Honduras was a long drive, not to mention the complicated and tedious border crossing. After some unexpected delays at various points in our trip through Honduras (and after sleeping for 5 hours that night in a godsend hotel in Danli) we crossed the border at Los Manos into Nicaragua early the next morning. At the border I was compelled, as all "tourists" were, to buy $60 worth of Nicaraguan money. At some 500,000 cordobas to the dollar, well, you figure it out. My bizarre introduction to Nicaragua was via the jagged hills near Ocotal. Along the highway we passed villages and shotgun shacks, where dozens of little children extended their hands out to us. They looked right at us as we passed, arosing a sense of need and poverty. But ultimately I was unsure whether they were saying hello or just wanted "a hand out."
In Esteli, I stayed with don Rafael and his family in the barrio 14 de Abril. He was a man with dignity, nearing sixty, living with two sons, a daughter, his wife and little grandson in a small house that he built a year before the '78 insurrection. The barrio was well planned and relatively new, having sprung up in the mid 70's. Power lines fed the humble dwellings with civilization's propaganda, evident from the many T.V. antennas strapped onto poles and raised high above the roofs.
Talking to don Rafael over the next few days, I was happy to learn that he was eager to share his experiences and his thoughts on the recent changes with the new government. We sat at the card table in his kitchen and drank coffee.
"My father was a Yankee marine who came here in 1931. He was here for three years and fell in love with my mother."
I was curious as to his father's role in ousting Sandino. Ostensibly, this was the reason for a U.S. presence in the region during the early 30's. I asked, "Wasn't this around the time that Sandino was leading the rebellion?"
"Yes," don Rafael replied. "After I was born and Sandino was killed, my father left and I never knew him."
I wondered about what had taken place in Esteli during the more recent revolution. Many buildings were still torn up with bullet holes and shattered plaster; entire sections of occupied stores were destroyed. I asked don Rafael about this, and why they hadn't been fixed.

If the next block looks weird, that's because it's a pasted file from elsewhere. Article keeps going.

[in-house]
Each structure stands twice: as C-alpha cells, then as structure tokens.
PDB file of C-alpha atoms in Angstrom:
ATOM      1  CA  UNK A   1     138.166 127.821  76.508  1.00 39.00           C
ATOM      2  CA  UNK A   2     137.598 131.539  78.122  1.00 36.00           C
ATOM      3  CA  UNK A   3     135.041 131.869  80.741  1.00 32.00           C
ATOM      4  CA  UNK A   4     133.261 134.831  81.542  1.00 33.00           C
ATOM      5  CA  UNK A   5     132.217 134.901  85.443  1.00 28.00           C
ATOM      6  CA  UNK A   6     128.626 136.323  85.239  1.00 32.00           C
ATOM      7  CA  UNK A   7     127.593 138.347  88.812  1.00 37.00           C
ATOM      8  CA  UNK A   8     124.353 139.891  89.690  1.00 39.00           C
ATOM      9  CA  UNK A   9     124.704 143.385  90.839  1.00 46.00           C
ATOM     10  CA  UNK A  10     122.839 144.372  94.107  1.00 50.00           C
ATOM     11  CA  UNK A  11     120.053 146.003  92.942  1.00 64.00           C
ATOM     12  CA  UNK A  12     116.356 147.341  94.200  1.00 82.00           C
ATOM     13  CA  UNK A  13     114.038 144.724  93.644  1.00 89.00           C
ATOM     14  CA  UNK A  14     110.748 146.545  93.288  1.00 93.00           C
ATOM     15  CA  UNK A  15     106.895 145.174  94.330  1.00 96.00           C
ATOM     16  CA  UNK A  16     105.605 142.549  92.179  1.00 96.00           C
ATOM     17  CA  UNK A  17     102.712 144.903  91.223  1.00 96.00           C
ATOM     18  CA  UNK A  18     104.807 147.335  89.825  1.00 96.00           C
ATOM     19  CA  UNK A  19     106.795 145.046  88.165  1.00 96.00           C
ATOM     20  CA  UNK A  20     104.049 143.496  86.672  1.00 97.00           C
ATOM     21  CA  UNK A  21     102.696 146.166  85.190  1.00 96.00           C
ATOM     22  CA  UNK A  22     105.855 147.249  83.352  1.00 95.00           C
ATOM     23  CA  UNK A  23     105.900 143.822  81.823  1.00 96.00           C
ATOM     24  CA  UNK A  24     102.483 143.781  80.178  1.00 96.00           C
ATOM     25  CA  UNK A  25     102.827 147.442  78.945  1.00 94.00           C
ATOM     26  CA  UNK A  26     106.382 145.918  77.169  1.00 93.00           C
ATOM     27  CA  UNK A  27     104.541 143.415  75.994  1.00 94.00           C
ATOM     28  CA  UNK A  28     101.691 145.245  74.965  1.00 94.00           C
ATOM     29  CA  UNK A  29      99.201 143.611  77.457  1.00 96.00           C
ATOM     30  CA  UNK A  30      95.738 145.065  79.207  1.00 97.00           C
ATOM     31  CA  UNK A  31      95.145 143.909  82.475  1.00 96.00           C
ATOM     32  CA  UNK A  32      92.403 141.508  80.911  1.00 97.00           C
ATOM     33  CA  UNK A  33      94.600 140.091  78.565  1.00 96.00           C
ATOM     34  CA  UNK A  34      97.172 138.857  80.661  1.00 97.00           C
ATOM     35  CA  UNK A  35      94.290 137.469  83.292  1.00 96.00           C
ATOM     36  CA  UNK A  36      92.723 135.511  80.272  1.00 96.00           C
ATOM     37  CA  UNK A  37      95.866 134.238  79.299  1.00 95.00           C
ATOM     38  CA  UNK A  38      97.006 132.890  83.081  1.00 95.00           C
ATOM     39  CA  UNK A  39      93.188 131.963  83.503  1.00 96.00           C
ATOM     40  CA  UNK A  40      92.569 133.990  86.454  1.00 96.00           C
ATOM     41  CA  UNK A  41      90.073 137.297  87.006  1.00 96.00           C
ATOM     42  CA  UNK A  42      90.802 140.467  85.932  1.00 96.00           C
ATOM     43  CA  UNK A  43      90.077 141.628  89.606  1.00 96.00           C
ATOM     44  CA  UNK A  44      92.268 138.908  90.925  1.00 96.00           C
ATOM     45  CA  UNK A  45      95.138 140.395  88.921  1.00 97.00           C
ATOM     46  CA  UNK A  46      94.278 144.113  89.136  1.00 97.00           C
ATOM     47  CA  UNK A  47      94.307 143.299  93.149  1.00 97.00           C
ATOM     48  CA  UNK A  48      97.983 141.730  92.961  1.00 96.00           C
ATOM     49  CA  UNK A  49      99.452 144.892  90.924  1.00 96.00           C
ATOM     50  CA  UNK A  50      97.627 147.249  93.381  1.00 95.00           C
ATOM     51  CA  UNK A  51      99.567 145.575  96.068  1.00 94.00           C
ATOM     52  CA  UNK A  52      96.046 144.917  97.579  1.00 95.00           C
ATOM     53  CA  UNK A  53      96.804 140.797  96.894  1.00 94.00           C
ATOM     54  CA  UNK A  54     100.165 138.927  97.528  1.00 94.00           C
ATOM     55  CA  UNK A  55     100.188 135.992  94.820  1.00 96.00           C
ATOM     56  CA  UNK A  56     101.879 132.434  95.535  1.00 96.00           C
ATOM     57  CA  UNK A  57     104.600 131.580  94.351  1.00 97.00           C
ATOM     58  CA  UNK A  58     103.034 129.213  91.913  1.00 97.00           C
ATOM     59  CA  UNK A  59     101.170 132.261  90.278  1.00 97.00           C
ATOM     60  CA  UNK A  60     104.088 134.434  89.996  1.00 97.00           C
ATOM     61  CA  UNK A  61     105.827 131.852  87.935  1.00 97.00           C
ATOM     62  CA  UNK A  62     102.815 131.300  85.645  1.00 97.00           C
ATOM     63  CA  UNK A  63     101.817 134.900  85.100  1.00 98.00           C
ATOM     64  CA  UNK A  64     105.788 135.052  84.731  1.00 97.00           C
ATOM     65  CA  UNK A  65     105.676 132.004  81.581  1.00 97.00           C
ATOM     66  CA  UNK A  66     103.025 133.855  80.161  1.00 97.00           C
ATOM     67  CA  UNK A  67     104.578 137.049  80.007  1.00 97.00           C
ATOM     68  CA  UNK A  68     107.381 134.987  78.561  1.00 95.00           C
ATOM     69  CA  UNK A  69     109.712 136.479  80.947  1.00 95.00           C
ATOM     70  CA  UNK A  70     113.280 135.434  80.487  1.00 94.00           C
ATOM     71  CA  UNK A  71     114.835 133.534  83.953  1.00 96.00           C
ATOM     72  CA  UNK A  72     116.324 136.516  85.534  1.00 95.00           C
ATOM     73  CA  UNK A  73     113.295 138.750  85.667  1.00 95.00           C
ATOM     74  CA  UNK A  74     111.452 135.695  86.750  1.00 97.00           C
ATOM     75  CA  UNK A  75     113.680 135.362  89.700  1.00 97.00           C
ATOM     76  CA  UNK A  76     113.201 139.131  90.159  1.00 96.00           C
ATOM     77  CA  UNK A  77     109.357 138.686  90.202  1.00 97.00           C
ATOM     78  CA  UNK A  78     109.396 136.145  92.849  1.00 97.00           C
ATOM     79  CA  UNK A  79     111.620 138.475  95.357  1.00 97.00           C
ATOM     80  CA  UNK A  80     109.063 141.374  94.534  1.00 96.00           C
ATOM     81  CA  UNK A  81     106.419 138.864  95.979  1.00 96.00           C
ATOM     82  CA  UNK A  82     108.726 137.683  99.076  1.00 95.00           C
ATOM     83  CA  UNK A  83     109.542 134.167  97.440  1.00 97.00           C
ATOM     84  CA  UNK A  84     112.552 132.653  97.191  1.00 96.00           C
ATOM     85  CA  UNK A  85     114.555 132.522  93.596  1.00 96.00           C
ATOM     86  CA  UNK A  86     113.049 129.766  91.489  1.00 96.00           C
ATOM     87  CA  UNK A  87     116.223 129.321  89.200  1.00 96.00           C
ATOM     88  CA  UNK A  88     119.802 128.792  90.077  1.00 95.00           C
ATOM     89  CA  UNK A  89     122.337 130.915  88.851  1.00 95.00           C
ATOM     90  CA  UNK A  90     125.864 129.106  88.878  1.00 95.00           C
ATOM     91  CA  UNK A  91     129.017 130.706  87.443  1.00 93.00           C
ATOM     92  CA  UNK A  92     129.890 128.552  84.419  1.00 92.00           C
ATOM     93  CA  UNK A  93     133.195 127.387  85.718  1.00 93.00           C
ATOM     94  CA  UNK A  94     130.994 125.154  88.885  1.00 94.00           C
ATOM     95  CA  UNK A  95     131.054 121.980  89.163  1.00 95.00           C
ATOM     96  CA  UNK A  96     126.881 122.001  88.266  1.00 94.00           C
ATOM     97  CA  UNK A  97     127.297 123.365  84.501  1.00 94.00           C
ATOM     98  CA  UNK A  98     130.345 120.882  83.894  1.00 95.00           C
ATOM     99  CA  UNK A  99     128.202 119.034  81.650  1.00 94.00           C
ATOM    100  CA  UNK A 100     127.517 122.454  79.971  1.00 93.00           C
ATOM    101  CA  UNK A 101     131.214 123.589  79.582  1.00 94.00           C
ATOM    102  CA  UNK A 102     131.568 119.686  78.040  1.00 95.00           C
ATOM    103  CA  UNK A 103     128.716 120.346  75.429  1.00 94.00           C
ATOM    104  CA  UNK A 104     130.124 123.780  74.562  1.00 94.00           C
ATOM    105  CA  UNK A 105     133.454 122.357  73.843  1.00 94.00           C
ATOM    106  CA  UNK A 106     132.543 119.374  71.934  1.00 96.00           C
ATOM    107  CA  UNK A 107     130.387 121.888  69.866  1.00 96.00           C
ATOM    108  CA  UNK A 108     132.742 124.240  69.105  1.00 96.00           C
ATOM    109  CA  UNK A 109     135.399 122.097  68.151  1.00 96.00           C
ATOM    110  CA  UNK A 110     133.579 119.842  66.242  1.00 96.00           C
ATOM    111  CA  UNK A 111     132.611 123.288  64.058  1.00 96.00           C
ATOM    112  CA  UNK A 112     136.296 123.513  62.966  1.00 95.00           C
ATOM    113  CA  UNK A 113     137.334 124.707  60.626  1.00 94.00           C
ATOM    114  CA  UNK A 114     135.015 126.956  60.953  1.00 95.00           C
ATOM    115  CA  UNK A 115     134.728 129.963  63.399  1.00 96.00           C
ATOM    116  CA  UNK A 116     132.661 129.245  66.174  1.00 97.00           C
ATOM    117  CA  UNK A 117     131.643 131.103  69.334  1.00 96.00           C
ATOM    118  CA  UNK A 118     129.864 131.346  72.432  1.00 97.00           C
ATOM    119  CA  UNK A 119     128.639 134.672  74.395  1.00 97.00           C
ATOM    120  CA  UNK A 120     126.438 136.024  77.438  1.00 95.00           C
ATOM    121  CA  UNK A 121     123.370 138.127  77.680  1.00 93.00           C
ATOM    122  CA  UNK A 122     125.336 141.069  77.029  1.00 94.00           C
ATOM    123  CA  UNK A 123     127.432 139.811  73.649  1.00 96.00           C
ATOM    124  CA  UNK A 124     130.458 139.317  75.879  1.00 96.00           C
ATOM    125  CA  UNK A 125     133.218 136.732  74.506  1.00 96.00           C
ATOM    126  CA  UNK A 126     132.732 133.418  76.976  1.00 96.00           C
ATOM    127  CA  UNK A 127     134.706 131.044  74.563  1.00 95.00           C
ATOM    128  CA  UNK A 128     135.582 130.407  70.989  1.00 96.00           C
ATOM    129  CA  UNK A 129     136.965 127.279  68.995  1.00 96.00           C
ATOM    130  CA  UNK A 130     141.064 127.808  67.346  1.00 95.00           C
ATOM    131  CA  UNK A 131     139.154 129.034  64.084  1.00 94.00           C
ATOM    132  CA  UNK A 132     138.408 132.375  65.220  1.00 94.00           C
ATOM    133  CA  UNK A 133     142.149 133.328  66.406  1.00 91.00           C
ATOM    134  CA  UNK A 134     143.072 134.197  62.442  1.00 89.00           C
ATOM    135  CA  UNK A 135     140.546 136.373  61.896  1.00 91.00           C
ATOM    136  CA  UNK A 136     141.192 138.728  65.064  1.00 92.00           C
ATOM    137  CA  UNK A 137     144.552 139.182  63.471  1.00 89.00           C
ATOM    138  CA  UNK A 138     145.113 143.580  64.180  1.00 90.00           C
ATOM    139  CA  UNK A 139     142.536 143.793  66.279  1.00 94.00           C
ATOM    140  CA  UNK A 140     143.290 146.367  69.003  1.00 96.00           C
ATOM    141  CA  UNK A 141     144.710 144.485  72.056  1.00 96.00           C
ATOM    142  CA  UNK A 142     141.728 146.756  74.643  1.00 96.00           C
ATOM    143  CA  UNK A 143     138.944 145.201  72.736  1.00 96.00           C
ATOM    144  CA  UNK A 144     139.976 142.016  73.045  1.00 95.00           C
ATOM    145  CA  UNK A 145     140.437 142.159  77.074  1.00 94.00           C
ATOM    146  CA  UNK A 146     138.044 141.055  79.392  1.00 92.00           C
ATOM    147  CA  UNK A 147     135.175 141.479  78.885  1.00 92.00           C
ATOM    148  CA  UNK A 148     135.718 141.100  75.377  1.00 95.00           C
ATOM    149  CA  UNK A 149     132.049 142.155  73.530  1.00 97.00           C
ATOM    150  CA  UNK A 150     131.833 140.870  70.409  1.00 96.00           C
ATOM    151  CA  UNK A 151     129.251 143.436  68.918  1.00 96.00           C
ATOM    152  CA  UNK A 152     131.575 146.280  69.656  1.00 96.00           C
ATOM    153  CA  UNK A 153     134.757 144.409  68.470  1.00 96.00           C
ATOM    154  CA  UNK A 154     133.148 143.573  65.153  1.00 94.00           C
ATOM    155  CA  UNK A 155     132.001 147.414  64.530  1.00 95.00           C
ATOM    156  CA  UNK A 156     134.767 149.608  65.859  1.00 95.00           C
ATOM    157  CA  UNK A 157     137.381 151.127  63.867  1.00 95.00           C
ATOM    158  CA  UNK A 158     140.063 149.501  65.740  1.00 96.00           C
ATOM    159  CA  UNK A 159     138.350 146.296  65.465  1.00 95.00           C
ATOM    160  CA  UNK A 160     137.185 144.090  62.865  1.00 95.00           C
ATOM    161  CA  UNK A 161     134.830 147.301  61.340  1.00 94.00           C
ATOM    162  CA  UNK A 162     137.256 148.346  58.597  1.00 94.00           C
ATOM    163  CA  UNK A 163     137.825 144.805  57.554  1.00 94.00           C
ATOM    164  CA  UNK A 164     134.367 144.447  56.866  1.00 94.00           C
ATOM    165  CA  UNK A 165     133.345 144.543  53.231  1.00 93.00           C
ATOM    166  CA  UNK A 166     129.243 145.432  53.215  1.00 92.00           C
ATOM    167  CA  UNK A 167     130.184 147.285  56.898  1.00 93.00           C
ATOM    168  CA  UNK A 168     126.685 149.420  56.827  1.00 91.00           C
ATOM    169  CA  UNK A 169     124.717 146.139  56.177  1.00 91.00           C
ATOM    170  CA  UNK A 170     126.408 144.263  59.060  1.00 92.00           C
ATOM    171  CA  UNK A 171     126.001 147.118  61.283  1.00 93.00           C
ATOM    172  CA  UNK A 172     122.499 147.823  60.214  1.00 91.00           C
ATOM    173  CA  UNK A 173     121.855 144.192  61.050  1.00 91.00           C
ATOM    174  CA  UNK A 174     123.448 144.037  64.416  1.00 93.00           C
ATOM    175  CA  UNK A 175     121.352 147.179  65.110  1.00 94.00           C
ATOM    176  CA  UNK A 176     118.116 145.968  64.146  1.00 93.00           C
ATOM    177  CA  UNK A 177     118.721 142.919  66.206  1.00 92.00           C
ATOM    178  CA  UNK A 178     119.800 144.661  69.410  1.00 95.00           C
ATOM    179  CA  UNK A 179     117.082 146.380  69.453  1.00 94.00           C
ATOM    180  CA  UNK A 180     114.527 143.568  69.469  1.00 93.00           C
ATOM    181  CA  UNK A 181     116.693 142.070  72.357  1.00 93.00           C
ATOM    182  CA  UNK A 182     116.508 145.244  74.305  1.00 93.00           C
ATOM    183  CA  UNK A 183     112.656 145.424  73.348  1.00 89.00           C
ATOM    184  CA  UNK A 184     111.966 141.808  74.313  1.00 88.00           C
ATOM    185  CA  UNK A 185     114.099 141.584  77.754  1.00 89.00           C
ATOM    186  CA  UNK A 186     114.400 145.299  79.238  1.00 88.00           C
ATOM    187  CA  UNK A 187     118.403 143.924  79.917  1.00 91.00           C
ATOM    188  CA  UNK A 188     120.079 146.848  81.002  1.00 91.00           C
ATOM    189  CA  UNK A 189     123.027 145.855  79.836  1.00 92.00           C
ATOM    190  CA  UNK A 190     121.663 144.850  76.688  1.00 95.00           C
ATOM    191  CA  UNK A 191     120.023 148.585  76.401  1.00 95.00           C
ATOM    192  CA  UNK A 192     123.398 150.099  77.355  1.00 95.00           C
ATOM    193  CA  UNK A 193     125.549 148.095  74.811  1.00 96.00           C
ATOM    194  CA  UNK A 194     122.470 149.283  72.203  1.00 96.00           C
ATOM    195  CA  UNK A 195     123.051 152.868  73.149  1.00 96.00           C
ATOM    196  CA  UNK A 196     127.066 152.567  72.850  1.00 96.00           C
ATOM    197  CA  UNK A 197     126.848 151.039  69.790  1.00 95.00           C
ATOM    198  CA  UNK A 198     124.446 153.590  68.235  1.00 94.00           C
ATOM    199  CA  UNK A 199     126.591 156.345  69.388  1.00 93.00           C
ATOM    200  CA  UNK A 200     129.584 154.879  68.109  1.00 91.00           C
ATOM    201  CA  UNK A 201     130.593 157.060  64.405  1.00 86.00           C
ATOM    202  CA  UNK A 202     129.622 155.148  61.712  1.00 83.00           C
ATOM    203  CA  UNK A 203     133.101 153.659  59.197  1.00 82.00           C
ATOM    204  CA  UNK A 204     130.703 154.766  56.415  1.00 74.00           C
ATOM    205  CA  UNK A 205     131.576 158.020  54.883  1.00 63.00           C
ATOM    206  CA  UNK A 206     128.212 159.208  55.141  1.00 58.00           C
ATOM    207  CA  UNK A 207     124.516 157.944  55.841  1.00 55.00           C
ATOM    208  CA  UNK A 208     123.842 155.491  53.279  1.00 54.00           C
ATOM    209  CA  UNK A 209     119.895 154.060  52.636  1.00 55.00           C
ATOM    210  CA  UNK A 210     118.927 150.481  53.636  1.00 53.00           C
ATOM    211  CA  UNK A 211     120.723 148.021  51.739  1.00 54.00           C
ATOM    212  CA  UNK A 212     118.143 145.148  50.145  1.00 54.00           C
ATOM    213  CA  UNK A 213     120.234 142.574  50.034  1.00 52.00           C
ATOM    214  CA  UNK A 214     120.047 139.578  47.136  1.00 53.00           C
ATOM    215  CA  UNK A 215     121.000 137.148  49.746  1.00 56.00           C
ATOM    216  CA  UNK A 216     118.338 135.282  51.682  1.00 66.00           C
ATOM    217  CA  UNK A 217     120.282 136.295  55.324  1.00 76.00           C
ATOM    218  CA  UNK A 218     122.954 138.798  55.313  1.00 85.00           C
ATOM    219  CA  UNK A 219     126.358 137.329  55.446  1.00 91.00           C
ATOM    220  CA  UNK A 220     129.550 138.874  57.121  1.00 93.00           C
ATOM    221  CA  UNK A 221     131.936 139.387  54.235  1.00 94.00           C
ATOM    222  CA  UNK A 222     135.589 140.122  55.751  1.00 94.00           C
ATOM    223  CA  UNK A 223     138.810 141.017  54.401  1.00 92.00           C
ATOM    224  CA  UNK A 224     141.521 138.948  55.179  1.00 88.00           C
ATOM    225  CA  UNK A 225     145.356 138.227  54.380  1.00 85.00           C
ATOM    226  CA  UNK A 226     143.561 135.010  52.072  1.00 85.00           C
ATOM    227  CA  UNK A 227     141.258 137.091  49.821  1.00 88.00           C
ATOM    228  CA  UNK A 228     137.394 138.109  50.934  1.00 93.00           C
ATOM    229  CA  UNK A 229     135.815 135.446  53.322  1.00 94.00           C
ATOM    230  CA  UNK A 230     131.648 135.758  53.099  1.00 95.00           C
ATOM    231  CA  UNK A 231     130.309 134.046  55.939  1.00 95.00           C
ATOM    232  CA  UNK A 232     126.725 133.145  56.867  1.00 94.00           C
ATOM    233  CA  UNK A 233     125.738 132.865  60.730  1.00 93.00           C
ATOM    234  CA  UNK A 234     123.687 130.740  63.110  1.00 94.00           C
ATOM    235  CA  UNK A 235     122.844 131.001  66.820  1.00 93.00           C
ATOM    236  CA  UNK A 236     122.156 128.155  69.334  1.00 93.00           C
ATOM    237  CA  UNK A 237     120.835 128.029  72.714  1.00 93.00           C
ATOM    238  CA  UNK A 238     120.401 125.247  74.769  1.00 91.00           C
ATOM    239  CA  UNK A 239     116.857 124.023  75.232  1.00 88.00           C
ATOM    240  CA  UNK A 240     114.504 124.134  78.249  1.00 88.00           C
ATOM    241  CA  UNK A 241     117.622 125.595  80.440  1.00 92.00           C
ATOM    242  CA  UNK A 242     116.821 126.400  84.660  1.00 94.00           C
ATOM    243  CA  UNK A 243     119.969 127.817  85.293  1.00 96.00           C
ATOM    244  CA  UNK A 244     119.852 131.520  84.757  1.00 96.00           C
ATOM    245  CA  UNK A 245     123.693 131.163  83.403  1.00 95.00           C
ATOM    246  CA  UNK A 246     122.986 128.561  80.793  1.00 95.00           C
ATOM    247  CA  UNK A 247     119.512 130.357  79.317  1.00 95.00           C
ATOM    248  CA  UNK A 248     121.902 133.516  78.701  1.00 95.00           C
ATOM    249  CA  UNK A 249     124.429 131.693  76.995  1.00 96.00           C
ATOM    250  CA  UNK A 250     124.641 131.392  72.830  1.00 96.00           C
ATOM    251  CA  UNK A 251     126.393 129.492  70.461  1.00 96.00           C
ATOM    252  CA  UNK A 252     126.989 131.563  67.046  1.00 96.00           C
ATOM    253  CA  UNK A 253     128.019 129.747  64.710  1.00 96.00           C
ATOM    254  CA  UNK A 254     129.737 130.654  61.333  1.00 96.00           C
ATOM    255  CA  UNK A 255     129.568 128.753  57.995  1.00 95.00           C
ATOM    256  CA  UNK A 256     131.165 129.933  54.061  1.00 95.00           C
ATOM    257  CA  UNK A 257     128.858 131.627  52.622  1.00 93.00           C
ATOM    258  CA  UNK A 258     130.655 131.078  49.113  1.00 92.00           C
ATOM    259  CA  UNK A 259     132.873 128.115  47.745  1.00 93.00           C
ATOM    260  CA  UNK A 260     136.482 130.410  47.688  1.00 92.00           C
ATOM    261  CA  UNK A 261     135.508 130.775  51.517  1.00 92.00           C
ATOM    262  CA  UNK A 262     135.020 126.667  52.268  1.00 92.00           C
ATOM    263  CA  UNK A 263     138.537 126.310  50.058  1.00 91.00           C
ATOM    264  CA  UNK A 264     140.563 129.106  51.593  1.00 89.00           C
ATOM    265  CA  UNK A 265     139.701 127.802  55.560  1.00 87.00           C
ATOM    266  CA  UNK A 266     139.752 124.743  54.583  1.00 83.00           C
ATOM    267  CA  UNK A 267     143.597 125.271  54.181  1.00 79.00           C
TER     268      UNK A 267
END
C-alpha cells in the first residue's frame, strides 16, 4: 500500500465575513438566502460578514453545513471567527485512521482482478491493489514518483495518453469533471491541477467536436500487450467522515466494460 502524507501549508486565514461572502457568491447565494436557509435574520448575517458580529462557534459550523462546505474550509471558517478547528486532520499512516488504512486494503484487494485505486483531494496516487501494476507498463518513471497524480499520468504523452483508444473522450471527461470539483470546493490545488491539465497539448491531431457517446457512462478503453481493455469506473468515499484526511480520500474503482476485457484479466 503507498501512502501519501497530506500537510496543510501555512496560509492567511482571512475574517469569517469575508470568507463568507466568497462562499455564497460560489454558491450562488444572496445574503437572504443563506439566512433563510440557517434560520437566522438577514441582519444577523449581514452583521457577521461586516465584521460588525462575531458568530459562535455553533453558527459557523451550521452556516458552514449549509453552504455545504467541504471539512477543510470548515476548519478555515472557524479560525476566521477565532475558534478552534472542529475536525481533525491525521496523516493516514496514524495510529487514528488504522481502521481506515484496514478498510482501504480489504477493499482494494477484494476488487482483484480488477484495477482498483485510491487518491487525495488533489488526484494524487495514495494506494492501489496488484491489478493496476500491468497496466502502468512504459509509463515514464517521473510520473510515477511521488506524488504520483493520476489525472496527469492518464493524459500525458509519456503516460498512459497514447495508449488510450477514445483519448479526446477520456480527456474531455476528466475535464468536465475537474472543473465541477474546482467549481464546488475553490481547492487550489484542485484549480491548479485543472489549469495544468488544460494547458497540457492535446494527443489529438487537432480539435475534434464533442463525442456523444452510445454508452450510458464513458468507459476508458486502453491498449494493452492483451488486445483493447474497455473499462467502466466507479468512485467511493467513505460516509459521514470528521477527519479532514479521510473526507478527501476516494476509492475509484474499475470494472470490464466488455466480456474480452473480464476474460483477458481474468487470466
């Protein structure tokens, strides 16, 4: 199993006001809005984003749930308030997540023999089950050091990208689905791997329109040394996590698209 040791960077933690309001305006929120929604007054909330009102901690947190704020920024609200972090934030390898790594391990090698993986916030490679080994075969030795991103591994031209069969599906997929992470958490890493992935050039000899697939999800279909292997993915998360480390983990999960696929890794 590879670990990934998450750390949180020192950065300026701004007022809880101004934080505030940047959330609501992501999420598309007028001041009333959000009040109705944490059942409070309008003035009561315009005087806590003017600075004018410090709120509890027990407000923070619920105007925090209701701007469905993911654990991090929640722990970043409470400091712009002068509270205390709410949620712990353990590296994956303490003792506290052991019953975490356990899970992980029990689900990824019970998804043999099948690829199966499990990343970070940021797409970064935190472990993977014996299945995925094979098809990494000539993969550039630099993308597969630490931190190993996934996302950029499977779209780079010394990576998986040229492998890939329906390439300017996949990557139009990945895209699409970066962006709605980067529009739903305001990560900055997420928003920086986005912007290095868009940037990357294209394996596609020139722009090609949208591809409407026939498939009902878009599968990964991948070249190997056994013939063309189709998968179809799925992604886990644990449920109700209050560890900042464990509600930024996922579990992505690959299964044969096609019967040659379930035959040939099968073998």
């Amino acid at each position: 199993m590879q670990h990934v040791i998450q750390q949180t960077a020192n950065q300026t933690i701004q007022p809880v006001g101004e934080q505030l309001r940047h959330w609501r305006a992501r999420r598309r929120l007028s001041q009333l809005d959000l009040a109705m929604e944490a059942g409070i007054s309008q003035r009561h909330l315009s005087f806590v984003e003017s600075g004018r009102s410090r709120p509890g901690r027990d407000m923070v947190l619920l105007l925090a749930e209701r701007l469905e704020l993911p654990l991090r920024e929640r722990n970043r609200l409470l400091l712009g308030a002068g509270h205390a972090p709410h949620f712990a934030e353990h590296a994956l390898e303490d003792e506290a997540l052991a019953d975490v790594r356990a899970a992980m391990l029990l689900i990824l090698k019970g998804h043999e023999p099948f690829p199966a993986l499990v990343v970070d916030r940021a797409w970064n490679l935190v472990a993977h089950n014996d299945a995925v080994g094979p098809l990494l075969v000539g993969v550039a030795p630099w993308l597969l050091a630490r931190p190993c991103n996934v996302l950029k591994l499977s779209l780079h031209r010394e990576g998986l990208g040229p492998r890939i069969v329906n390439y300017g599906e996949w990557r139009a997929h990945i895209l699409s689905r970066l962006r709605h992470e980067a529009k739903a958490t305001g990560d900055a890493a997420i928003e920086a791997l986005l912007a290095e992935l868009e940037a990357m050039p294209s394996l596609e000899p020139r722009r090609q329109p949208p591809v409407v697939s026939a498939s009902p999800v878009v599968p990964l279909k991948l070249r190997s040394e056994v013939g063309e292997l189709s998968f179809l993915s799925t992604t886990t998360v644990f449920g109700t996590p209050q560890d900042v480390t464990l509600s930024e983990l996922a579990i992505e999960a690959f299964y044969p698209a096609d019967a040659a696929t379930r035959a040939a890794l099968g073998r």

"Well, most of the town was completely destroyed during the insurrection so, in fact, there has been a lot of repair done." Don Rafael spoke with slowly considered words, intensely delivered. "That was a time of heroes and martyrs. The insurrection took place in September of 1978. My family was scared. The Somocista army was in the town center." (The barrio where don Rafael lives is about a mile from the town center.)
"What led to the insurrection?"
He paused and condensed the events leading up to the insurrection as much as possible.
"Before the insurrection , the land was held by the Somocistas, and was not equally made available for people to farm. Everything grown on the land was given to the landowner, and we could barely survive on what was allowed to us."
I asked, "Who were the landowners?"
The "Somocistas" were supporters of and participants in the Somoza government prior to the revolution. Historically, this government, while being supported in various financial and political ways by the United States, is now recognized for its increasingly dictatorial style in the years leading up to the revolution. This "style" of government involved assassinations, press censorship, and human rights violations.